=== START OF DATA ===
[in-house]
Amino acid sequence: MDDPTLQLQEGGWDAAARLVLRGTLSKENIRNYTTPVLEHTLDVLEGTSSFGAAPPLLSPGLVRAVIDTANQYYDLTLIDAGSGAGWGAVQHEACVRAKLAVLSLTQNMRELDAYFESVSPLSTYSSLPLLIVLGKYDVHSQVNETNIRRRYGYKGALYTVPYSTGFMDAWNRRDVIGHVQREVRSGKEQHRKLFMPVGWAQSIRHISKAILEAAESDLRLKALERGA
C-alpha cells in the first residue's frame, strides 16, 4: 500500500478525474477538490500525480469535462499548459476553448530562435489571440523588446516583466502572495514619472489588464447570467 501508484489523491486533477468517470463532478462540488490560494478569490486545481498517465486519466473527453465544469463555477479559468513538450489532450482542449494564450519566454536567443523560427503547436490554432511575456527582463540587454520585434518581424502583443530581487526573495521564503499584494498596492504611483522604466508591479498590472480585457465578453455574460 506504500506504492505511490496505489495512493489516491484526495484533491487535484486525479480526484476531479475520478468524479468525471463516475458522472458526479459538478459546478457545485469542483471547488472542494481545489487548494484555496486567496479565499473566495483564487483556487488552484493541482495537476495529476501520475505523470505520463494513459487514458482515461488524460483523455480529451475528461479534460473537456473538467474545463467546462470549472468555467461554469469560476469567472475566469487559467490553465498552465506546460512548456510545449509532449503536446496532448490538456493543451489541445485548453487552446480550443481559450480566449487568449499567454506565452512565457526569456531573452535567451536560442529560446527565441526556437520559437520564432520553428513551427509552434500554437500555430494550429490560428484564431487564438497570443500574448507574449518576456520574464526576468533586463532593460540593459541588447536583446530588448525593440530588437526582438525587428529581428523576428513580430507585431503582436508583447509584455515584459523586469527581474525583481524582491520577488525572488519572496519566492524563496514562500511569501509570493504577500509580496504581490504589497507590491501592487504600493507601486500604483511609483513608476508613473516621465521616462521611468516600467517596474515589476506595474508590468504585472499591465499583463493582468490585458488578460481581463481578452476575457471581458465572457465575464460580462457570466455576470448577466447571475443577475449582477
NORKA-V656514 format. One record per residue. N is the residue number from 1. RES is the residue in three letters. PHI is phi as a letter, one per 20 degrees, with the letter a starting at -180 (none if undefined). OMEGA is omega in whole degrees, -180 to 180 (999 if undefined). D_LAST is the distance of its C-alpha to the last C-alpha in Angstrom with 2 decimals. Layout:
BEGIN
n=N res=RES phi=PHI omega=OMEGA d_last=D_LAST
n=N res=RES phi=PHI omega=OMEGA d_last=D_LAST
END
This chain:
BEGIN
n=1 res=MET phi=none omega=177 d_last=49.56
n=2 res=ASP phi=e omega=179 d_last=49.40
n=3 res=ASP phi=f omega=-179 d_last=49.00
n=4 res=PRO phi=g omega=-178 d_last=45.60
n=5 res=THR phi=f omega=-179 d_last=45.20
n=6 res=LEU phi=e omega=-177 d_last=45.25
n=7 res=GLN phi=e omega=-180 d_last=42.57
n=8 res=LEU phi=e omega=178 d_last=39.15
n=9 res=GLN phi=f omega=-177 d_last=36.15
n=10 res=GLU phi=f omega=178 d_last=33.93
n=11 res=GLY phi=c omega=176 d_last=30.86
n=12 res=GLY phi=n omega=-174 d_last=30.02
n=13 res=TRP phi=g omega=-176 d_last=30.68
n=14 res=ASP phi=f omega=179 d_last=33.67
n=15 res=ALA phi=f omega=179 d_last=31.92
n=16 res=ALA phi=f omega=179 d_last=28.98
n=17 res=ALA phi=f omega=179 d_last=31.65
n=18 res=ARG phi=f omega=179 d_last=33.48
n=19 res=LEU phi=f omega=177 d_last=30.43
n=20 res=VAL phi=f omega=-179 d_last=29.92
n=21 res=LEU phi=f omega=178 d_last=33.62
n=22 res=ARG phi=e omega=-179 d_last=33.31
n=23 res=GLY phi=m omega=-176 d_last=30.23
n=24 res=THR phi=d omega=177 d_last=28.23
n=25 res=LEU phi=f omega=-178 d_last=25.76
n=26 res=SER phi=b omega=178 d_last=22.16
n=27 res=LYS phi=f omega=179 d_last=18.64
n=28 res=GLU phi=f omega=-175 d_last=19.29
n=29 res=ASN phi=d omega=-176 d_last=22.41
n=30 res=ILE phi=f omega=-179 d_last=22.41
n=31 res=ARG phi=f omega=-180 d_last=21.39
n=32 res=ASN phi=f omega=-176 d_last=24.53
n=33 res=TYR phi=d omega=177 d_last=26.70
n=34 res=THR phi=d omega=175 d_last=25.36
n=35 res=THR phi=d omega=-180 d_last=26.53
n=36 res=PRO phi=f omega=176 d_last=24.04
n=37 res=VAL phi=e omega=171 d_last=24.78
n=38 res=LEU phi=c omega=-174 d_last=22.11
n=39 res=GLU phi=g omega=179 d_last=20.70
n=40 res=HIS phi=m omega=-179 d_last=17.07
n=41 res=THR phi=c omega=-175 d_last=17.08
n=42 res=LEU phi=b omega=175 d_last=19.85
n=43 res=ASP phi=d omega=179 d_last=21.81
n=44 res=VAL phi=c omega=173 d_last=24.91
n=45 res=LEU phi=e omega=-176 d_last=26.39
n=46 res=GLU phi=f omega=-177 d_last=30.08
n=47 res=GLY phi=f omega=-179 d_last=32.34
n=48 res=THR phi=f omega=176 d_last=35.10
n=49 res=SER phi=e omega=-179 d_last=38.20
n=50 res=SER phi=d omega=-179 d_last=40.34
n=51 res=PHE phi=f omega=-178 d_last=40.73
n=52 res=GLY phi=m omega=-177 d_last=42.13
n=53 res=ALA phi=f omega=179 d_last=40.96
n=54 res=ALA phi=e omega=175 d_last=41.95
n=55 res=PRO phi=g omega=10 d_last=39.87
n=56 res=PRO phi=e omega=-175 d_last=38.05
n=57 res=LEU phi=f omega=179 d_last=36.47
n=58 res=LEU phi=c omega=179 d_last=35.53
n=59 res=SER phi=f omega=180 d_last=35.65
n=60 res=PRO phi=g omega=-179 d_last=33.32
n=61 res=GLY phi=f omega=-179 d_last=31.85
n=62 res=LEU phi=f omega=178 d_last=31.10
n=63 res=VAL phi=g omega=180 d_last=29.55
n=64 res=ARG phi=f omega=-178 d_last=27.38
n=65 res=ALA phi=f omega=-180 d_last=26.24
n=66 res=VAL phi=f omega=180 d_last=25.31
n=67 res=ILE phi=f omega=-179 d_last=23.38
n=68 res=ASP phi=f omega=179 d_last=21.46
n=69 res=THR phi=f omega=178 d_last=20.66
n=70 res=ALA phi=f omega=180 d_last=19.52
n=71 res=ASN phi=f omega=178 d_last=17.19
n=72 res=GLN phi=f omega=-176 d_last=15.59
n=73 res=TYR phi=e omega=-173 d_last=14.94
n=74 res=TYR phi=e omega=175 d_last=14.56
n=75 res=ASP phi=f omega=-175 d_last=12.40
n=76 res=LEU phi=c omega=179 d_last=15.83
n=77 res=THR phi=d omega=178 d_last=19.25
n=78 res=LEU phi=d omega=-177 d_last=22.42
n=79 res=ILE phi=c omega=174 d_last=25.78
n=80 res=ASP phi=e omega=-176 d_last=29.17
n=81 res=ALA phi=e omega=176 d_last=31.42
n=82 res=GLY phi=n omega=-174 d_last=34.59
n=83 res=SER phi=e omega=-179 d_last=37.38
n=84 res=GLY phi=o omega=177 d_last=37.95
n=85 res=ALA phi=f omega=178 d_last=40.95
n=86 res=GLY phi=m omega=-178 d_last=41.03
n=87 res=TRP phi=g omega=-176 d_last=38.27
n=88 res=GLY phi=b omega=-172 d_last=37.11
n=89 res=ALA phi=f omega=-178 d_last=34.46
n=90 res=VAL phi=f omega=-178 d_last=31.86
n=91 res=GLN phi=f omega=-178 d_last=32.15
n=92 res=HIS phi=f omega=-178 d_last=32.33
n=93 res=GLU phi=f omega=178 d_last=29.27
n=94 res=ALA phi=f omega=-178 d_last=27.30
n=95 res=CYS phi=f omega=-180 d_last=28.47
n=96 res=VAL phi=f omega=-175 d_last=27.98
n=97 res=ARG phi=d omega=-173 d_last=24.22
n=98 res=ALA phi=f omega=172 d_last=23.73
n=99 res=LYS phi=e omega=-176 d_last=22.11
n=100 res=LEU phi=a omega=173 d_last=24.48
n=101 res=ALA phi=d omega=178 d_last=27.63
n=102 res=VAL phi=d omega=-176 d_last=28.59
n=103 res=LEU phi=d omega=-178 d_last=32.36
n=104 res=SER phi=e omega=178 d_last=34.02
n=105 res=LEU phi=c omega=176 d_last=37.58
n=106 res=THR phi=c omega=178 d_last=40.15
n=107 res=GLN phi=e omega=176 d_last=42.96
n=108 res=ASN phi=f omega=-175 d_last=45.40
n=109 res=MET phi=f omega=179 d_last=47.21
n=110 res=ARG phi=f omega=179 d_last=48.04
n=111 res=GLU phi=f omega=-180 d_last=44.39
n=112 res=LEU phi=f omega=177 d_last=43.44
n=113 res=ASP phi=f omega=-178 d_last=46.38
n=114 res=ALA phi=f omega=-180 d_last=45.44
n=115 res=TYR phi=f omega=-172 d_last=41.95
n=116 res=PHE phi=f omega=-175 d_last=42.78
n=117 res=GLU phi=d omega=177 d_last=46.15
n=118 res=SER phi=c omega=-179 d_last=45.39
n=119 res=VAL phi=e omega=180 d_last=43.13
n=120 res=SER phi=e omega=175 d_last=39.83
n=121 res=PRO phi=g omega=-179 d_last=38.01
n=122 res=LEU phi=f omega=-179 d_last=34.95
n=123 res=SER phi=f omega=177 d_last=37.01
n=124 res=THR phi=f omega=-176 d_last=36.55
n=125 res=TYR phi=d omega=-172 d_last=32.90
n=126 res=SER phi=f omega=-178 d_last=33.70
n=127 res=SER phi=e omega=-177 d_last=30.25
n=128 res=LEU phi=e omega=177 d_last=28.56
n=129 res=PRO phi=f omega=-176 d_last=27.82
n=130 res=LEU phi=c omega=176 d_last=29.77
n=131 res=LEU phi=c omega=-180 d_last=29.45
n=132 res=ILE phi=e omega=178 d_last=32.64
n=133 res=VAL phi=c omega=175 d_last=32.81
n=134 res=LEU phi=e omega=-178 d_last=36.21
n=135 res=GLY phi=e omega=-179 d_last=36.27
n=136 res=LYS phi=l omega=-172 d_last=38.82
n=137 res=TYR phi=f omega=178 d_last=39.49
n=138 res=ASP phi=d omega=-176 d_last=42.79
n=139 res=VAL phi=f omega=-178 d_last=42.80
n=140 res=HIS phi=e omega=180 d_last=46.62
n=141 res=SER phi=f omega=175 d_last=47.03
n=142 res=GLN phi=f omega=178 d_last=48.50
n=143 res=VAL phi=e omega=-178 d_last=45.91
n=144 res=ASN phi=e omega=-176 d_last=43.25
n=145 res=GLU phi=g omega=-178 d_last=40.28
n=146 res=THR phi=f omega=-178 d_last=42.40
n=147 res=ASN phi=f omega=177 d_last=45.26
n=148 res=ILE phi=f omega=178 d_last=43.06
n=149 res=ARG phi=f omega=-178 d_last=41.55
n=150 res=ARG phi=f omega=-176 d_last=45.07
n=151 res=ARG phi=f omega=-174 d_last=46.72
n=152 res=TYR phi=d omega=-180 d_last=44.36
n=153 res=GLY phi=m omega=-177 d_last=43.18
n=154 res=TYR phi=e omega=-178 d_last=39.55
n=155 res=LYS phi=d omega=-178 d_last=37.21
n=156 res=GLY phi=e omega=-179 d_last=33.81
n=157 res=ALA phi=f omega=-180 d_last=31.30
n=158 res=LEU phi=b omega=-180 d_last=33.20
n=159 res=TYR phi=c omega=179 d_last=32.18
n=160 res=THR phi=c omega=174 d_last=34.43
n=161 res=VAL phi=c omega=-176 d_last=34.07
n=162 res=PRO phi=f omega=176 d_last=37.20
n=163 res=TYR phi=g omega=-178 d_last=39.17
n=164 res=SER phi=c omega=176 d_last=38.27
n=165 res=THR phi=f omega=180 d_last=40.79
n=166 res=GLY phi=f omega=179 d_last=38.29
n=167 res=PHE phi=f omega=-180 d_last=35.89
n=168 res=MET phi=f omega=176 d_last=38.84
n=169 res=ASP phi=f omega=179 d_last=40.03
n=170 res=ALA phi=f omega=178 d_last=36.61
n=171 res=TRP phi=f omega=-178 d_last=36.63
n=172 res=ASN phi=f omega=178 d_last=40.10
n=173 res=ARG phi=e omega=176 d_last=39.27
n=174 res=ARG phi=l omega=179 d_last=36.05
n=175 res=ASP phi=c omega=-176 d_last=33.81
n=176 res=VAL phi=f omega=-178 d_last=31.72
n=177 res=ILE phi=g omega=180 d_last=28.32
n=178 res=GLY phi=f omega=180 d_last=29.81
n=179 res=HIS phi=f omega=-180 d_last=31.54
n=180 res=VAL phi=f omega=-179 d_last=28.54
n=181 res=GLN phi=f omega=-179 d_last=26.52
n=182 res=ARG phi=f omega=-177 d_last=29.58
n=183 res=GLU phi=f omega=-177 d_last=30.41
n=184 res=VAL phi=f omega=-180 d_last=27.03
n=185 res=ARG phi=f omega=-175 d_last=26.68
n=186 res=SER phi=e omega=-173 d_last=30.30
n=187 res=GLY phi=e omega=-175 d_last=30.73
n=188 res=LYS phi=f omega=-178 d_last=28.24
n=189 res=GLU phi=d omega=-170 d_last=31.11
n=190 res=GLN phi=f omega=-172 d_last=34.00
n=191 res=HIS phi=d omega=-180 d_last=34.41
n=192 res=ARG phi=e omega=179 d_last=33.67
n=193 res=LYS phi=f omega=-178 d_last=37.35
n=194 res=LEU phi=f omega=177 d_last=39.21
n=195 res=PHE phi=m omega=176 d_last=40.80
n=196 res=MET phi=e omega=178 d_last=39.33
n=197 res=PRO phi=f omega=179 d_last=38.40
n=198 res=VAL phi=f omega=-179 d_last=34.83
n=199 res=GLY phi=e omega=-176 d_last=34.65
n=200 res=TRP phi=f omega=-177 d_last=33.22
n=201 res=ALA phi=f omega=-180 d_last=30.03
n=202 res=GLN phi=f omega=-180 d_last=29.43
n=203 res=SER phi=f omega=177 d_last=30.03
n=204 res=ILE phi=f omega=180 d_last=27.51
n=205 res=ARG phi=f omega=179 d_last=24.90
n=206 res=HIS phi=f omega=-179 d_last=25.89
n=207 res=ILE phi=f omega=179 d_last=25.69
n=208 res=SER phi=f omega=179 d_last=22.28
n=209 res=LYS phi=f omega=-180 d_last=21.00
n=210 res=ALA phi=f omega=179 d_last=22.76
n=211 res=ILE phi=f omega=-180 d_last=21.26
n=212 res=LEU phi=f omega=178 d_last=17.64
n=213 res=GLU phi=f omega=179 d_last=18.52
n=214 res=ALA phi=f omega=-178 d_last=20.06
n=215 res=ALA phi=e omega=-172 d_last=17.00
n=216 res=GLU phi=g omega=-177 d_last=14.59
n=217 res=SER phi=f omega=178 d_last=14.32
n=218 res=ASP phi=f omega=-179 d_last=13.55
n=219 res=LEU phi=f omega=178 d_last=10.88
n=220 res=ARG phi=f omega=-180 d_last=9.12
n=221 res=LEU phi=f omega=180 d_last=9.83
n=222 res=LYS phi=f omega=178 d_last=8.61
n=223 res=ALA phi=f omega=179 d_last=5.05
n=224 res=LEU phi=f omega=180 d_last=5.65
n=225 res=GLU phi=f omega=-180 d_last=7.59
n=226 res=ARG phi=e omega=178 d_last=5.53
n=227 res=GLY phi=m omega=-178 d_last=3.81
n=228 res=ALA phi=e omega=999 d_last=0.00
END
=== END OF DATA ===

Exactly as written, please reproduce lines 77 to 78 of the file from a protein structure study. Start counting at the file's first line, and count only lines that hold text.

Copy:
n=67 res=ILE phi=f omega=-179 d_last=23.38
n=68 res=ASP phi=f omega=179 d_last=21.46